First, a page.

FIG. 4 is a diagrammatic sectional view of a dressing according to a second embodiment of the invention;
FIG. 5 is a diagrammatic sectional view of a dressing according to a third embodiment of the invention;
FIG. 6 is a diagrammatic sectional view of a dressing according to a fourth embodiment of the invention; and
FIG. 7 is a diagrammatic plan view of a dressing according to a fifth embodiment of the invention.
The principles of the invention are applicable to different dressing constructions. In particular, the invention is applicable to dressings with and without wound patches or gauze at a central portion thereof. For purposes of explanation, FIGS. 1-7 illustrate the invention in conjunction with the Sherwood Medical BLISTERFILM dressing which includes no wound patch or gauze.
Referring to FIGS. 1 and 2, a dressing or bandage in accordance with the invention comprises a vapor permeable plastic film or backing sheet 10 (for example made of polyurethane) coated on most of one surface with an adhesive 12. Adhesive 12 may be a standard medical grade acrylic adhesive. The central portion of the backing sheet 10 is not coated with the adhesive thus forming a non-adhesive window 14 which is intended to overlie and sometimes contact the wound to which the dressing is applied. In this type of dressing the window is surrounded by adhesive on all four of its sides.
As indicated above, the dimensions of the dressing can vary substantially. One example of a common dressing would be an 18 cm×18 cm square polyurethane film with a thickness between 0.0005 and 0.002 inches. The wound contacting window would be located in the center of the dressing and have dimensions of 10 cm×10 cm.
A pair of release liners 16 and 18 are applied to the adhesive 12 but a single liner, not shown, could be utilized in a known manner. Release liners 16 and 18 prevent draping or wrinkling of the film 10 and facilitate exertion of tension on the film to achieve flat application thereof. The liners also prevent inadvertent adhesion of the adhesive to itself as well as other surfaces, and function to maintain the sterility of the wound contact area of the dressing. The liners 16 and 18 include tabs 16' and 18' which can be grasped by a user to peel the release liners from the dressing when it is to be applied to a patient. In actual practice, tabs 16' and 18' will lie flat on the dressing prior to use. By way of example, the release liners 16 and 18 may be made of 60-90 pound silicone coated kraft paper.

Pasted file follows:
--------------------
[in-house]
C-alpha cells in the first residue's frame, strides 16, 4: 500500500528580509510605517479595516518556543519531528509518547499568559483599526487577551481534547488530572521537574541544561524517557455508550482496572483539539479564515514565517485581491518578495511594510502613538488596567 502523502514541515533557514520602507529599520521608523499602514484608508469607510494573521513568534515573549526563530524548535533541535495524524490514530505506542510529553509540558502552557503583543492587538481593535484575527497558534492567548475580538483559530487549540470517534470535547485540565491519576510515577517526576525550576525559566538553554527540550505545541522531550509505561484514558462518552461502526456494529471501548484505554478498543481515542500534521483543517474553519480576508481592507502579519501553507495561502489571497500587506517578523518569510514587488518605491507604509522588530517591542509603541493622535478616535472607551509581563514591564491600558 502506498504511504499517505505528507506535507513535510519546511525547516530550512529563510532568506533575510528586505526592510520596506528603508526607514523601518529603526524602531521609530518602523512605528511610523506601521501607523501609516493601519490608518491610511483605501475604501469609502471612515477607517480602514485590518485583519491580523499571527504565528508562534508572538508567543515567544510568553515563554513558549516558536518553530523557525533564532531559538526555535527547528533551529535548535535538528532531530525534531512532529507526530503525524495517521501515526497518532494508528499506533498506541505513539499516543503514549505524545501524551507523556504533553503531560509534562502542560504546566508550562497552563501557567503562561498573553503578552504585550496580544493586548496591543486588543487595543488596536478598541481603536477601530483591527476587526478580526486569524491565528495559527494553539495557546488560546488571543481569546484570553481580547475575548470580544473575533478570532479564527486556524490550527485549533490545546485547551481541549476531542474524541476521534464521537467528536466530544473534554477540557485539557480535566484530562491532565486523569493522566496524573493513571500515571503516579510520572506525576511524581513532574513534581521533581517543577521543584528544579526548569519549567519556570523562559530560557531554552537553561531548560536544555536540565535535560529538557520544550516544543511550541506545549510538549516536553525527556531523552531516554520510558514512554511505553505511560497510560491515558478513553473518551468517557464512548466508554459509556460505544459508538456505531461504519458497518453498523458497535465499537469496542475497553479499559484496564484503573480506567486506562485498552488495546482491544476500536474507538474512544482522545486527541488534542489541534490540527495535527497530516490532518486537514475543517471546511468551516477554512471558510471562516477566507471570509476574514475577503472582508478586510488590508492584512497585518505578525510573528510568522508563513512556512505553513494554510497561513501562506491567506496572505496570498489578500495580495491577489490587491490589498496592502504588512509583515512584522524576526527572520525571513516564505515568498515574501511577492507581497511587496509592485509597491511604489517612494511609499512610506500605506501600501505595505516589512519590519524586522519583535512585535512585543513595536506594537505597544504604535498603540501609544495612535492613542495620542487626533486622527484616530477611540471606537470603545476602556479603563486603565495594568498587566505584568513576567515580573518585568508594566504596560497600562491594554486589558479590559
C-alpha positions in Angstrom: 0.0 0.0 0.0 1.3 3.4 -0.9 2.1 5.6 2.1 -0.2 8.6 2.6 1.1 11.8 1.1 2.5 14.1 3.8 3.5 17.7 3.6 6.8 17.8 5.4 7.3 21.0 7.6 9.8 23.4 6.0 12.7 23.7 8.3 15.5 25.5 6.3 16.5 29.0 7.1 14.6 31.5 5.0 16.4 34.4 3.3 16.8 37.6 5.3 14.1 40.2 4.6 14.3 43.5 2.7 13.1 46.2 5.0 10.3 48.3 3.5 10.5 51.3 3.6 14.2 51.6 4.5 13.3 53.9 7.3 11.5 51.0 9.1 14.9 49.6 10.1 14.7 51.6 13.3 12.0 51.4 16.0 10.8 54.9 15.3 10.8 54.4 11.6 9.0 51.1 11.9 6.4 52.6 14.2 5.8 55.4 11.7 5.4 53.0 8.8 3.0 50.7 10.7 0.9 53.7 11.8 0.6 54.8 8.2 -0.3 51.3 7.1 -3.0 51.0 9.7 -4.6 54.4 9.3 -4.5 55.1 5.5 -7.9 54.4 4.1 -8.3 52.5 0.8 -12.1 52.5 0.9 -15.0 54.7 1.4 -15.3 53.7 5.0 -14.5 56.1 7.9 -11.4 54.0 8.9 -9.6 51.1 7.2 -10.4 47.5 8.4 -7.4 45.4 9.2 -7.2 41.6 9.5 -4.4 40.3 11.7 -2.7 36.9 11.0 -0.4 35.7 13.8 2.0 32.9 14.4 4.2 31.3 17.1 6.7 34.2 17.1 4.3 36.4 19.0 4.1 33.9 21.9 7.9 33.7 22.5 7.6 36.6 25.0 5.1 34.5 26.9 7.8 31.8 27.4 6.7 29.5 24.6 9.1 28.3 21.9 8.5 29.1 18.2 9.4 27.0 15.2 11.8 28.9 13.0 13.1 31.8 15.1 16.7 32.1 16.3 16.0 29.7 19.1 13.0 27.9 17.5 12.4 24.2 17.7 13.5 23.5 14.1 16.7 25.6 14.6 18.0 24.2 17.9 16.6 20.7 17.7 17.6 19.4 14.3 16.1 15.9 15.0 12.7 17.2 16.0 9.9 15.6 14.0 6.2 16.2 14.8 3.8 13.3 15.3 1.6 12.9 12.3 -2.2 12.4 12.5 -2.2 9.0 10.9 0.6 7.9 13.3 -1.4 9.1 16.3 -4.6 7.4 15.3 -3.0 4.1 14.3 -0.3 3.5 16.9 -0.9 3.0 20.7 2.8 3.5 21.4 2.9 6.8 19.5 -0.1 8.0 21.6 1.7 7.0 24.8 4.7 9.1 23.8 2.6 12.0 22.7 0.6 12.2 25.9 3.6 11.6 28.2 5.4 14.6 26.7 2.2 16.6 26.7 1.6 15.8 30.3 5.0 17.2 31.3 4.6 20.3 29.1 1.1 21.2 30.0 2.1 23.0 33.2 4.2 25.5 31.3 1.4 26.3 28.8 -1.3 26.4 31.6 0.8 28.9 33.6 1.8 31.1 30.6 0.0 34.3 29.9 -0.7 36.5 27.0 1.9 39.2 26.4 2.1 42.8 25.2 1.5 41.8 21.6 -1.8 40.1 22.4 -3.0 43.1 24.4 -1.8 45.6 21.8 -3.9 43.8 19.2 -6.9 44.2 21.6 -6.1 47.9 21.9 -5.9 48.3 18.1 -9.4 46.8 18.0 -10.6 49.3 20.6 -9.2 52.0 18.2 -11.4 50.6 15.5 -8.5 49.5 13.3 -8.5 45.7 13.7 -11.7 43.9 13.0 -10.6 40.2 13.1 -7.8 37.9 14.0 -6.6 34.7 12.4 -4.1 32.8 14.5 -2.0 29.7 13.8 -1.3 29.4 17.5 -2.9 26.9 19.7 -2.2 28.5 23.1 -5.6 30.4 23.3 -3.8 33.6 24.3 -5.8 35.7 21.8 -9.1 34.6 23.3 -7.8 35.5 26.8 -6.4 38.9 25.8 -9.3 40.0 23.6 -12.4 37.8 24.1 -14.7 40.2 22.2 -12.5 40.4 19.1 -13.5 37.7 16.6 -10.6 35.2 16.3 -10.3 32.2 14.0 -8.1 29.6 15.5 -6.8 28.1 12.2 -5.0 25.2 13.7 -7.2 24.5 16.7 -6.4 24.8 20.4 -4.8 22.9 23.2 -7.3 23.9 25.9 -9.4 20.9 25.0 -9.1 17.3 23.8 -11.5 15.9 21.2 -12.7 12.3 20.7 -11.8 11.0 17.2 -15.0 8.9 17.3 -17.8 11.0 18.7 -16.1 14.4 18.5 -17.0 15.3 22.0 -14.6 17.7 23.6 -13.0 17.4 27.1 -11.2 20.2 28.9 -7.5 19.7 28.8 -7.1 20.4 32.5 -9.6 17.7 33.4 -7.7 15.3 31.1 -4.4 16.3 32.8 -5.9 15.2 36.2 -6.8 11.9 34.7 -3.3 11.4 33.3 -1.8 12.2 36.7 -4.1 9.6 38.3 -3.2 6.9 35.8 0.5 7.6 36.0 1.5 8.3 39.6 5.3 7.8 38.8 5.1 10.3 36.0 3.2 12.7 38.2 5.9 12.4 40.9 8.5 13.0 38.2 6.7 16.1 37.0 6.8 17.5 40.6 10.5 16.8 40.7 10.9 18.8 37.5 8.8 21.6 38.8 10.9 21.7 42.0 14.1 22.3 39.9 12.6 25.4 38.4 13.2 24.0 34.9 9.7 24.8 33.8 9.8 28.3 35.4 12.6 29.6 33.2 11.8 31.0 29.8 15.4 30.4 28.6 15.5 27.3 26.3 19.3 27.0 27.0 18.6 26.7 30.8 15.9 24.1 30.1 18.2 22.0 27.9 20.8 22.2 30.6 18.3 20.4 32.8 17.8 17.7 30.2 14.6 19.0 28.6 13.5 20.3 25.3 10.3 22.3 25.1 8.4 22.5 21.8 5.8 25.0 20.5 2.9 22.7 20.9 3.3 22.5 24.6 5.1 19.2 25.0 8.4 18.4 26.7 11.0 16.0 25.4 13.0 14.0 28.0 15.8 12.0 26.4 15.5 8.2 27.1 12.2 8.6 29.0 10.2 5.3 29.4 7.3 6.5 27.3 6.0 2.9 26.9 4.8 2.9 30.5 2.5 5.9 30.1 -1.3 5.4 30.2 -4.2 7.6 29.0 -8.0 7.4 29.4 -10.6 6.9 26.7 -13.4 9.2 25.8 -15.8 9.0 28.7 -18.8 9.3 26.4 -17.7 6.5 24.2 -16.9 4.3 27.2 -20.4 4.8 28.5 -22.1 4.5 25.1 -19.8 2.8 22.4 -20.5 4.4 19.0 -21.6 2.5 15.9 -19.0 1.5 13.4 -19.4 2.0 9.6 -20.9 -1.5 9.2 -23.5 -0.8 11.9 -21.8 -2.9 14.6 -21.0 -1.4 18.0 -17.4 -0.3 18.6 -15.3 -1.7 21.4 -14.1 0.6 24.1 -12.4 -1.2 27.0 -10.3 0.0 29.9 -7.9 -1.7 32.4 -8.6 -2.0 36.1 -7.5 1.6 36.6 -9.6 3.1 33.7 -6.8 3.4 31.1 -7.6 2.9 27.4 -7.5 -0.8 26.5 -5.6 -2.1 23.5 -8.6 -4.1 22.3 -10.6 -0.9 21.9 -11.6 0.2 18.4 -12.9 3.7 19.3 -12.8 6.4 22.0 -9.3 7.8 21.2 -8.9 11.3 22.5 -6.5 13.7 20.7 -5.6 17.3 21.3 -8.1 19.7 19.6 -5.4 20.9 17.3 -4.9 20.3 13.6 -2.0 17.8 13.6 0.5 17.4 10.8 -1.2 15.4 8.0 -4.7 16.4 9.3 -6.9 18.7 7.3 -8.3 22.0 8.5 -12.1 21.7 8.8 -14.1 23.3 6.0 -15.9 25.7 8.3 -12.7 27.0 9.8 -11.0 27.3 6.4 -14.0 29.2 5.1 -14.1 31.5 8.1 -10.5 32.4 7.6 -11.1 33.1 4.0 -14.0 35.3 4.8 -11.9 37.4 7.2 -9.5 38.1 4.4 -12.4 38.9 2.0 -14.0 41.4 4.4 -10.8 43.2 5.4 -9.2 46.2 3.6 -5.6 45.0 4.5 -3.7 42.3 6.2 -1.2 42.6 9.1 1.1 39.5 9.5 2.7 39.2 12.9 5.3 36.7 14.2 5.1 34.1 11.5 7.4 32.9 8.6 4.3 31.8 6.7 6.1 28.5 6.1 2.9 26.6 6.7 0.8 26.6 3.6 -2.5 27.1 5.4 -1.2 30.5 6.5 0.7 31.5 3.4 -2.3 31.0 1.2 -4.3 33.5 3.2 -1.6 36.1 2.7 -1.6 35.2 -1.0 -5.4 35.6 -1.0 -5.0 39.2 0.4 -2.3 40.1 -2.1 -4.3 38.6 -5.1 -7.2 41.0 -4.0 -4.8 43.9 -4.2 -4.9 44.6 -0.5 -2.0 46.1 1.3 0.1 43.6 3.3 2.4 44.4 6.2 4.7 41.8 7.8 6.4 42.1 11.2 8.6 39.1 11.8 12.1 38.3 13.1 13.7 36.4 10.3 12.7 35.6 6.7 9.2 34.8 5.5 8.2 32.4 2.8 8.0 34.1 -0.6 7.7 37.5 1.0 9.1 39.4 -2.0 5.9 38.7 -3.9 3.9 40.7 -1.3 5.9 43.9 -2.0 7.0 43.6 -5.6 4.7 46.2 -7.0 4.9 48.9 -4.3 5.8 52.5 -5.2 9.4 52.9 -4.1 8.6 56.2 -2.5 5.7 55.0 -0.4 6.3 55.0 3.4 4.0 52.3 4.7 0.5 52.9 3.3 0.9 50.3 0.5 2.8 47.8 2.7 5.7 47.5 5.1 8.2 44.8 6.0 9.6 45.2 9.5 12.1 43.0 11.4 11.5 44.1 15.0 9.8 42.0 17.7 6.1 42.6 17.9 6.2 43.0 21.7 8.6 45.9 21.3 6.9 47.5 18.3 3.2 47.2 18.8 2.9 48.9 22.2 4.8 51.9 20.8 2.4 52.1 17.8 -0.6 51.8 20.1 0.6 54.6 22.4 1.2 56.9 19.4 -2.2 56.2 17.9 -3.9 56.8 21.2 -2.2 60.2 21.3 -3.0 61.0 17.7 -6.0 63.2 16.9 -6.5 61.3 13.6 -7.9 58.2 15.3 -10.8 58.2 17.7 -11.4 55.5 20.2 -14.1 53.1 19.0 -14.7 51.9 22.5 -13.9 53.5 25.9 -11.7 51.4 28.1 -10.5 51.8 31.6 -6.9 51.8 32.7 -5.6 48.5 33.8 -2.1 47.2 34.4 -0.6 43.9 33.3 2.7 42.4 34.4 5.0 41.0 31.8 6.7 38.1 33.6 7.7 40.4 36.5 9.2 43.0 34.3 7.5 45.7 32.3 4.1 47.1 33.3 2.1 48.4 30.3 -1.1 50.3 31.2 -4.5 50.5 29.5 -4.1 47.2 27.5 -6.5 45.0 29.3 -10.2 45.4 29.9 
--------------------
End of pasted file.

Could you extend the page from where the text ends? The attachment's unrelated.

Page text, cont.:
The invention provides a simple way of "signaling" the user of the dressing when the release liner has been peeled to just past the opposite lateral sides of the window 14, in this case lateral edges 14a and 14b, exposing only a small portion of the adhesive coating adjacent such sides and about the full periphery of the window, prior to application to a wound 26 (FIG. 3). According to the preferred embodiment of the invention, such means comprises elongated relatively stiffer plastic strips 22 and 23 adhered to the non-adhesive surface of the film 10 (the upper surface in FIG. 2) by adhesive strips 24 and 25. In the preferred embodiment, strips 22 and 23 are made of Mylar and adhesive strips 24 and 25 comprise a medical grade acrylic adhesive.
The Mylar strips 22 and 23 function to increase abruptly the resistance to peeling of the release liners, i.e. the peel force required to remove release liners 16 and 18 from the dressing when the release liners are peeled to just past the lateral edges 14a and 14b of window 14 as shown in FIG. 3. The peel force required to remove the release liners 16 and 18 depends on the adhesive forces between adhesive layer 12 and release liners 16 and 18 as well as the characteristics of the backing sheet 10. The plastic strips 22 and 23 increase the rigidity of the backing sheet 10 in the areas immediately beneath the strips 22 and 23. Because of this increased rigidity, when the release liners 16 and 18 are peeled just past or beyond the edges 14a and 14b of window 14, the peel angle (shown as B in FIG. 3) decreases (for example, from about 90° to about 30°) which means that the component of force in a vertical direction tending to pull the release liner from the adhesive coating decreases. This in turn means that a greater pulling force is required to peel the release liners. When this occurs, the user feels an abrupt change in the resistance of the liners to peeling.